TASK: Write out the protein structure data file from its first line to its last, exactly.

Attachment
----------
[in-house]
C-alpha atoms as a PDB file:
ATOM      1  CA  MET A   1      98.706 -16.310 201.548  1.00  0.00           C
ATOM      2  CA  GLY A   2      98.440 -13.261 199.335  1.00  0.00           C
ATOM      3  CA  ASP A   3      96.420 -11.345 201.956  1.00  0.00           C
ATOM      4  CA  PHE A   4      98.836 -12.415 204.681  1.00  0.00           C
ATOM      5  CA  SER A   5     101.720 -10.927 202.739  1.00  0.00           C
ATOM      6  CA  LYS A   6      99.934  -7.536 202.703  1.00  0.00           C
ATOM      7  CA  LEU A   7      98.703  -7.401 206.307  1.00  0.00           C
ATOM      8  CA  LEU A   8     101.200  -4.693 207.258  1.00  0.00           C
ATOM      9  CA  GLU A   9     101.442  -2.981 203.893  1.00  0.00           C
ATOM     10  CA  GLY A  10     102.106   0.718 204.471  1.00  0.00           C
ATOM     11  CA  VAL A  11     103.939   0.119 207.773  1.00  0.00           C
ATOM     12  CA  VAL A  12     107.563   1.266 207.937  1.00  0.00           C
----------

[in-house]
C-alpha atoms as a PDB file:
ATOM      1  CA  MET A   1      98.706 -16.310 201.548  1.00  0.00           C
ATOM      2  CA  GLY A   2      98.440 -13.261 199.335  1.00  0.00           C
ATOM      3  CA  ASP A   3      96.420 -11.345 201.956  1.00  0.00           C
ATOM      4  CA  PHE A   4      98.836 -12.415 204.681  1.00  0.00           C
ATOM      5  CA  SER A   5     101.720 -10.927 202.739  1.00  0.00           C
ATOM      6  CA  LYS A   6      99.934  -7.536 202.703  1.00  0.00           C
ATOM      7  CA  LEU A   7      98.703  -7.401 206.307  1.00  0.00           C
ATOM      8  CA  LEU A   8     101.200  -4.693 207.258  1.00  0.00           C
ATOM      9  CA  GLU A   9     101.442  -2.981 203.893  1.00  0.00           C
ATOM     10  CA  GLY A  10     102.106   0.718 204.471  1.00  0.00           C
ATOM     11  CA  VAL A  11     103.939   0.119 207.773  1.00  0.00           C
ATOM     12  CA  VAL A  12     107.563   1.266 207.937  1.00  0.00           C